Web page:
We spoke with comedian Phil Jupitus ahead of the Vodafone Comedy Carnival about his love for Ireland, art and comedy. Watch the interview above.

"The coast and the sea bring out art in people. I live by the sea myself, and it's something about that constantly changing view of the world; you're looking at a landscape that goes up and down six foot every day - constantly changing vistas because of the sea," says Phil Jupitus.

The comedian is preparing to visit Galway this October for the annual Vodafone Comedy Carnival, taking place from October 23rd-29th of October, and by all accounts he's a fan of Ireland's West Coast.

"When you think about it, you're on the very, very Western edge of Europe in Galway. Next stop America. There's something about it that speaks to the soul, speaks to the creative animus within us. I dig it."

The Newport-born funnyman, best known for his appearances on Never Mind the Buzzcocks and QI, has been working in comedy for about thirty-five years. According to Phil, once you hit such a landmark, you have two options: take the route of Lee Evans and create a two-hour long show every three years that speaks to your demographic - or completely mix things up.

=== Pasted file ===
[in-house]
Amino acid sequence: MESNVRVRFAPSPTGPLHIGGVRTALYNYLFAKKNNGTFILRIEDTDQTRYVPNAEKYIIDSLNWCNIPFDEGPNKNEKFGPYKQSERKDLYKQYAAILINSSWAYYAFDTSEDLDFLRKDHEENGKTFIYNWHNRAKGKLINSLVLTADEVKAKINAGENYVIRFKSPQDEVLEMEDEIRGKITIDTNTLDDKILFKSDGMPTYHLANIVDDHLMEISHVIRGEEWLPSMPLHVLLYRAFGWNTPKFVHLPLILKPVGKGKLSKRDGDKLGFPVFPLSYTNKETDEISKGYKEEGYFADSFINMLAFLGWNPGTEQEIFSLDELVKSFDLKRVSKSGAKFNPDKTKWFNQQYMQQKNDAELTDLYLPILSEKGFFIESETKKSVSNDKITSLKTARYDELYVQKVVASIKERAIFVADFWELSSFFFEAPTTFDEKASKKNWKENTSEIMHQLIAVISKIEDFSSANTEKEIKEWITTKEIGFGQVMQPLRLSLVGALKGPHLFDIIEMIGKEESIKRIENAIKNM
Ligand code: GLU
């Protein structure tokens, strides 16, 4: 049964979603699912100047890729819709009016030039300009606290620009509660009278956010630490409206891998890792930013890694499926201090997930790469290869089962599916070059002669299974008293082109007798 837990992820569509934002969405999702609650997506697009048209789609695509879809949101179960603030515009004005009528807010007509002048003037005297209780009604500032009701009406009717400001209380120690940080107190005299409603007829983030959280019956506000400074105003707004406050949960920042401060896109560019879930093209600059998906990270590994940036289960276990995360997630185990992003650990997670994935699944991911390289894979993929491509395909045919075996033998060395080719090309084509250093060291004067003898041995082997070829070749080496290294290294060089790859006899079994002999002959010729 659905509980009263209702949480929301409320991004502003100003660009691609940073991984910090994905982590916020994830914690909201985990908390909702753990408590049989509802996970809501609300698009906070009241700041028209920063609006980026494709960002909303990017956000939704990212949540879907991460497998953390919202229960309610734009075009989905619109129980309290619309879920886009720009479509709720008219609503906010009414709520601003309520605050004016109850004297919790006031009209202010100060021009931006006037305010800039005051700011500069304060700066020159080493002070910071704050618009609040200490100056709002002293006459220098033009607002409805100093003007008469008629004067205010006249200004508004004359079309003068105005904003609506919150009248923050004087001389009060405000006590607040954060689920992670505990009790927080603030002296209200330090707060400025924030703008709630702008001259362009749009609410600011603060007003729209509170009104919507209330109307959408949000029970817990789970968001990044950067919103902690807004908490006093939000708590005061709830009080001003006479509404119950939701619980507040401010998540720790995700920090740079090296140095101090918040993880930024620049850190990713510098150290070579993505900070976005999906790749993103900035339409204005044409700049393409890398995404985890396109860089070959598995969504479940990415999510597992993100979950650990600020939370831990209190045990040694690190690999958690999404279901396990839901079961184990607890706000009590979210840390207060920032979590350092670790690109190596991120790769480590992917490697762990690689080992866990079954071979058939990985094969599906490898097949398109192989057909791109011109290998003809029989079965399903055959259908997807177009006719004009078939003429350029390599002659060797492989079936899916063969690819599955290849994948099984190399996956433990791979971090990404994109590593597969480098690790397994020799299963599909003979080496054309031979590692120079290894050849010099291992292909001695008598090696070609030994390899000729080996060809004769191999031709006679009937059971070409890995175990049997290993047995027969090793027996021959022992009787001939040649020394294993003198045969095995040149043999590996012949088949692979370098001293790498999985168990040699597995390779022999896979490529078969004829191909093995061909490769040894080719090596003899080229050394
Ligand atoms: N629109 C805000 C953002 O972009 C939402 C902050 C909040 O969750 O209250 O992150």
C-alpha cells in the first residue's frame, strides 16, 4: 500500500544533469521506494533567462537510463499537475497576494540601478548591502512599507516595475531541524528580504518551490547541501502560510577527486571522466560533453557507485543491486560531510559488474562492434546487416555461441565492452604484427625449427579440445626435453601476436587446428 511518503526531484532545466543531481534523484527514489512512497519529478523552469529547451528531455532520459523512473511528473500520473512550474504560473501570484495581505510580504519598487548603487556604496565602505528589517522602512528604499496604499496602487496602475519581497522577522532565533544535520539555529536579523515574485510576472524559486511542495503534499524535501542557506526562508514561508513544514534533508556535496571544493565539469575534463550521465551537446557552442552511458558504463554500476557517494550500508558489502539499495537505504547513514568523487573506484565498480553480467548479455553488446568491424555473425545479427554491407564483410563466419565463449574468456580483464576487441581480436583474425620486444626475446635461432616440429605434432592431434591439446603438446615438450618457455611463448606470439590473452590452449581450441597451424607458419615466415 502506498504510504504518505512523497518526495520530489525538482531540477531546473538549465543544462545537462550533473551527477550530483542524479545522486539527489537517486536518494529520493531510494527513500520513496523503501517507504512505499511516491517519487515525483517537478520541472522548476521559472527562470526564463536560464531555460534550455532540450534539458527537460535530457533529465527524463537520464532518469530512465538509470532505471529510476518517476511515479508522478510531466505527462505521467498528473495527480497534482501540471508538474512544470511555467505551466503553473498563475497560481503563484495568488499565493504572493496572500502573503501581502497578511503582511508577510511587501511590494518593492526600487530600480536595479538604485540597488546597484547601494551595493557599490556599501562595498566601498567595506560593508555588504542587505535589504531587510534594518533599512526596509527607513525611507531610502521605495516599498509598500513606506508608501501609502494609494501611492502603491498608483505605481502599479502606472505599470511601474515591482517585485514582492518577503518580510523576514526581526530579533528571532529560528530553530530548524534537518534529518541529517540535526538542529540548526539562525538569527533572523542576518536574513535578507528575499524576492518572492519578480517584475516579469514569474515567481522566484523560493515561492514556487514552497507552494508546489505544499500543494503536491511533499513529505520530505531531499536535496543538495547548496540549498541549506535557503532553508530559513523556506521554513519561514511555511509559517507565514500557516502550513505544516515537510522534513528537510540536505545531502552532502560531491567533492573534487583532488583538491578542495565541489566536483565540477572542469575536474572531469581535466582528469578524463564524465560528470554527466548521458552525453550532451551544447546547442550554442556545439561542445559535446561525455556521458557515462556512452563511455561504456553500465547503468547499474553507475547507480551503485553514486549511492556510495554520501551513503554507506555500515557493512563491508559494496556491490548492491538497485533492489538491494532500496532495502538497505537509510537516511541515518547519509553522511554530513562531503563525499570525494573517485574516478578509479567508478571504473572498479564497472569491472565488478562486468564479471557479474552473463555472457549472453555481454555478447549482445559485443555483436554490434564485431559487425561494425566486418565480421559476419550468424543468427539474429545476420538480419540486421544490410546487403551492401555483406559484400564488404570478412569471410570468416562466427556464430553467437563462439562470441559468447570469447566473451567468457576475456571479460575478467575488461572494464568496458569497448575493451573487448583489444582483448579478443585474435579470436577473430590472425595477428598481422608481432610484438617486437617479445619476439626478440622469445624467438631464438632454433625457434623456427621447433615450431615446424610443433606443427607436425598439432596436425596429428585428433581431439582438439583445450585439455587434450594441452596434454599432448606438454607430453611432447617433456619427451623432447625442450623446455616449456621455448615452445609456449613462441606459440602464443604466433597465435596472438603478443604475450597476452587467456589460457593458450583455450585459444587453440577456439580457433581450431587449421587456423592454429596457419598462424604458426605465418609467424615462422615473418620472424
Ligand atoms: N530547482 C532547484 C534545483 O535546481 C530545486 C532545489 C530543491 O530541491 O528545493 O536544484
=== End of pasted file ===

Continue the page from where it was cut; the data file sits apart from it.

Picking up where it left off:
"In terms of keeping the act fresh for yourself, from a selfish standpoint, I kind of will do that organically. For the last year, I've been touring the UK so the show that I started in September, a year ago, is now not the one that I'm touring - but at no point did I say, 'I'm doing a new show'. It just evolves as I go along." 

By the looks of things, the Comedy Carnival will be a showcase of the comedian's talents, as he plans to recite poetry as his alter ego Porky The Poet, improvise with Steve Frost’s troupe, present a radio programme and hopefully cook up a little breakfast.

While Jupitus has enjoyed mainstream success from TV, radio and musicals (he's appeared on stage in Chitty Chitty Bang Bang, Spamalot and Hairspray) it seems he is a true artist at heart, with a particular love for poetry.

"My mum was an artist and my old man was a draftsman, so I think always having people whose lives were spent with something in their hand doodling, sketching. It was never a stretch for me to see that that's how you spend your time - drawing and creating."

He continued: "Certain people have a vested interest in keeping certain art forms inaccessible because it's their living, so they want to make it impenetrable and difficult to understand. Whereas I think it's about discovery - art. All of it, poetry, you know. The most complex art can speak to you in a way."

It seems that this particular spoken word practitioner will fit in nicely on the Wild Atlantic Way this October.

"Galway is not that big. The thing is with Edinburgh [Fringe Festival] is you kind of get lost and it's so huge that you kind of lose people in the noise, but in Galway you're bumping into people constantly. There's something quite comforting about it. It's a very sort of therapeutic festival to do after the Edinburgh Fringe, because it's got as much madness but just in a shorter space of time. It's manageable madness".


You can catch Phill on stage in Dublin tonight, Wednesday 12th, in the Bowery, Rathmines, alongside Karl Spain, Joe Dowlin and Sarah O’Gorman. He also plays the Vodafone Comedy Carnival in Galway this October - more info here.